The House this afternoon is debating as many as 50 more amendments to a comprehensive overhaul of campaign finance disclosure, government ethics and voting access rules. But passage, almost certainly along party lines, is being put off until Friday by Democrats seeking maximum publicity for their bill, which looks to be a dead legislative letter thereafter in the Republican Senate.
That's because Thursday's headline from the Capitol is sure to highlight something totally different – the House adopting a resolution "opposing hate" in hopes of settling a nasty feud within the Democratic Caucus stemming from comments made by Ilhan Omar of Minnesota, one of the first Muslim women in Congress, widely perceived as anti-Semitic.
But it's the elections and ethics package that has pride of place on the new majority's legislative slate as HR 1. Every one of the House's 235 Democrats is co-sponsoring the bill, the closest thing there is to a virtual guarantee of passage. A couple of Republicans, at most, are considering joining them.
There will still be some suspense on Friday, when the GOP has one opportunity to try to amend the measure on any topic it wants – hoping the language they choose prevails with the support of a score of centrist Democrats, then so poisons the underlying measure that its unified blue base of support cracks apart.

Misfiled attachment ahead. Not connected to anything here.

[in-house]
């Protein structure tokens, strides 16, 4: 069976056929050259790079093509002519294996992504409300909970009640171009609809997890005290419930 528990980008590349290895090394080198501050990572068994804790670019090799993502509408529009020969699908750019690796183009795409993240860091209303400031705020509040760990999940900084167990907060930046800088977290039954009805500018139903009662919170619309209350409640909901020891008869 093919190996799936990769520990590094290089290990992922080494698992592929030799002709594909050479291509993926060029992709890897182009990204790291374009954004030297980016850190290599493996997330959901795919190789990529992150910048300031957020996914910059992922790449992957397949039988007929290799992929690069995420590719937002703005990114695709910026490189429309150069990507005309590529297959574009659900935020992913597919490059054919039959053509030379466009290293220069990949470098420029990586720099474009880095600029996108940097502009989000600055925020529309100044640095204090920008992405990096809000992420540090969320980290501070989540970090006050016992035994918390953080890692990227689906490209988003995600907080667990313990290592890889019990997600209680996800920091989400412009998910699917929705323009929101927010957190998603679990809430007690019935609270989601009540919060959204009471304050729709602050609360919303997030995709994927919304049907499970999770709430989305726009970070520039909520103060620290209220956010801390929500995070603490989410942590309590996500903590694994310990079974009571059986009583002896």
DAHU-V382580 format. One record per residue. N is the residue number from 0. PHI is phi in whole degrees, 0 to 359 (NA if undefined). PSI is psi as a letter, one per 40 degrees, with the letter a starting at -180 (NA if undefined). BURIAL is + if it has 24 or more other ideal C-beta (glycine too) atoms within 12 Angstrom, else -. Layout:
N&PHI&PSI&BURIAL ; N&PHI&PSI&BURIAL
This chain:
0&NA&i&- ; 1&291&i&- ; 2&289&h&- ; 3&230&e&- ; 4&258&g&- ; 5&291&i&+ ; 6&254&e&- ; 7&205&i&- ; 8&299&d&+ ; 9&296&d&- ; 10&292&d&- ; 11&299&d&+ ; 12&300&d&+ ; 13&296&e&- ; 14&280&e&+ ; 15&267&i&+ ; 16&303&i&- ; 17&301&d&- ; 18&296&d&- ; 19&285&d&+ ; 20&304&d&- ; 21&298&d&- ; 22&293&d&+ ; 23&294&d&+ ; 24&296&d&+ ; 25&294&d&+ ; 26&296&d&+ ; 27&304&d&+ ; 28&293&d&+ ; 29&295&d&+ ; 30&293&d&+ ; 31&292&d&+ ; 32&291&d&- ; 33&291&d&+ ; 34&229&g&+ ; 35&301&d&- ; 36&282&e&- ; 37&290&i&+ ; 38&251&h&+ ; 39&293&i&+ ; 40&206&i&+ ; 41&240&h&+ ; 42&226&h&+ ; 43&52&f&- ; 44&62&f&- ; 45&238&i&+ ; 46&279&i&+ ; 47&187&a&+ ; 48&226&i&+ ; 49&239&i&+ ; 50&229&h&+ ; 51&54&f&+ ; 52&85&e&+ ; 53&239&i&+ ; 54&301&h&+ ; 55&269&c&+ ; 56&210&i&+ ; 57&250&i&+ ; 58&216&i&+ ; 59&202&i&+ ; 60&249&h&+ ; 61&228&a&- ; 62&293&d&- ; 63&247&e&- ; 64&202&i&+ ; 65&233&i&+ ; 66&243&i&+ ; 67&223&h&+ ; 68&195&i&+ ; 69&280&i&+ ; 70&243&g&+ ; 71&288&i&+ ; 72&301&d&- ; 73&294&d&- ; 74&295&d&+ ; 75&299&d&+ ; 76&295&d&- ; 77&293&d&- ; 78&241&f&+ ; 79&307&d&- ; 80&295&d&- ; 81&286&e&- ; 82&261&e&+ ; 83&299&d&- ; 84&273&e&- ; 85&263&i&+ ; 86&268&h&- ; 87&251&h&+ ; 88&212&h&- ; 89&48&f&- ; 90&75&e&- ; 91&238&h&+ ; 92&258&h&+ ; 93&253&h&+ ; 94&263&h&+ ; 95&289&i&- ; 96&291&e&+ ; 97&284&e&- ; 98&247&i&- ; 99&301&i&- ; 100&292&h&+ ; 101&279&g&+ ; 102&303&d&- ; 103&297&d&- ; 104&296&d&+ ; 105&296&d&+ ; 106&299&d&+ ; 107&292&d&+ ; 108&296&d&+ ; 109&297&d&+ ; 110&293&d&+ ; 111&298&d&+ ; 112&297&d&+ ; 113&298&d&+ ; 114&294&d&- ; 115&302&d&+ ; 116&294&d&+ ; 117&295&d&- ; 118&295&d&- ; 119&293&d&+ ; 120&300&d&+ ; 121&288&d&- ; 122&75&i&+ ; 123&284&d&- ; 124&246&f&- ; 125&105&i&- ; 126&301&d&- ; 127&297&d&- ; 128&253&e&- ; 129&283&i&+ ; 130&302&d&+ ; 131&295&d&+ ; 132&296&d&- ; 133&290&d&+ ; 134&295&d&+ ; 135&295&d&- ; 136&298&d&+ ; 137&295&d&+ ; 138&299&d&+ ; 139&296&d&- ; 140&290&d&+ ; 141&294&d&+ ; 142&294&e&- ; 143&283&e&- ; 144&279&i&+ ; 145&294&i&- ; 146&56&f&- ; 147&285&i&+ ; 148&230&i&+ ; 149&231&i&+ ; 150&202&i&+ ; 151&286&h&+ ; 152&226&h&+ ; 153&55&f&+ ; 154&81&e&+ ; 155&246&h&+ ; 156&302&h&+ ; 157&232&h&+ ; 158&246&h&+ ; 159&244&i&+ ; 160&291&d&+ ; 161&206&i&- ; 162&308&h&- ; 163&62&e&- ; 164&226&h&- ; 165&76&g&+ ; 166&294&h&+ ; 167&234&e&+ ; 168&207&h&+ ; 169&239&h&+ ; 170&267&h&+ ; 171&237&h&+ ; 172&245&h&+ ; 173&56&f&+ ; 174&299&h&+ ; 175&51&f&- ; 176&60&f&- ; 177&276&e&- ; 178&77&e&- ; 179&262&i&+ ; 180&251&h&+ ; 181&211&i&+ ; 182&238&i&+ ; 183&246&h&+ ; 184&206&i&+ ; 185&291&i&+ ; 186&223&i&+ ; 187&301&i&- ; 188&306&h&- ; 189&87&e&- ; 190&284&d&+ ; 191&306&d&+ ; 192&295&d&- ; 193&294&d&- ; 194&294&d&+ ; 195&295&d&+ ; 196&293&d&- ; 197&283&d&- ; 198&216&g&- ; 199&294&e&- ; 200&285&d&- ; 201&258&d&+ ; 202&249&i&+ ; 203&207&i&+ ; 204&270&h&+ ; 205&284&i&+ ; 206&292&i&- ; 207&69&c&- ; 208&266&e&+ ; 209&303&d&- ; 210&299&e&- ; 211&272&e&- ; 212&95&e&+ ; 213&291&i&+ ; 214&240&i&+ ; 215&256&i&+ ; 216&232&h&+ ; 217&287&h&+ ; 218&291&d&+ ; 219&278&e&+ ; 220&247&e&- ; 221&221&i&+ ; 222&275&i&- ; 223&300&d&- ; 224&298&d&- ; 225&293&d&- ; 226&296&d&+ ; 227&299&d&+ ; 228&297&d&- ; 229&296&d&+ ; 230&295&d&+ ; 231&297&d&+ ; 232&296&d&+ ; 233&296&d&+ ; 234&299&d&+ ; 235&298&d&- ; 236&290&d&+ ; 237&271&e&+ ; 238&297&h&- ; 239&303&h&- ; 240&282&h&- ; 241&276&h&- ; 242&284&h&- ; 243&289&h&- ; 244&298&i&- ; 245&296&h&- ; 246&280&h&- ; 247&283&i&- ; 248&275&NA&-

Assuming the bill passes, however, Majority Leader Mitch McConnell remains unambiguous in his position: He won't allow the bill to get any sort of airing in the Senate. "What is the problem we're trying to solve here?" he asked Wednesday at a news conference. "People are flooding to the polls."
The reasons he and almost every other elected Republican in Washington oppose the package are varied – and also worth digesting by advocates of cleaner government. Those groups will be called on to spend much of the run-up to the 2020 election explaining why their arguments ought to prevail over the criticisms that look sure to win for now.
And "even if Democrats recapture the Senate and the White House in 2020 and turn their proposals into law, a Republican-dominated Supreme Court would probably upend Democrats' plans" in at least five different areas, Syracuse University political scientist Thomas Keck wrote today on the Washington Post's Monkey Cage blog.
A central provision of HR 1 would compel super PACs and nonprofits that spend money to influence elections to disclose the identities of donors giving more than $10,000. Conservatives say the language is so broad as to violate the First Amendment by making the Federal Election Commission the arbiter of what speech is political and what isn't.
The legislation would also create a new system of matching funds for donations. Candidates who reject the sort of high-dollar donations that critics say are poisonous to the system could get $1,200 for every $200 gift. Republicans say this sort of "political welfare" is a wholly inappropriate use of federal tax dollars.
The bill seeks to make it easier to vote with a series of provisions that would nationalize the current 50-state patchwork of rules governing registration and access to the polls, including by giving back the franchise to all convicted felons. "Not only is this dangerous, it's unconstitutional," House Minority Leader Kevin McCarthy said in a video his office made attacking the legislation.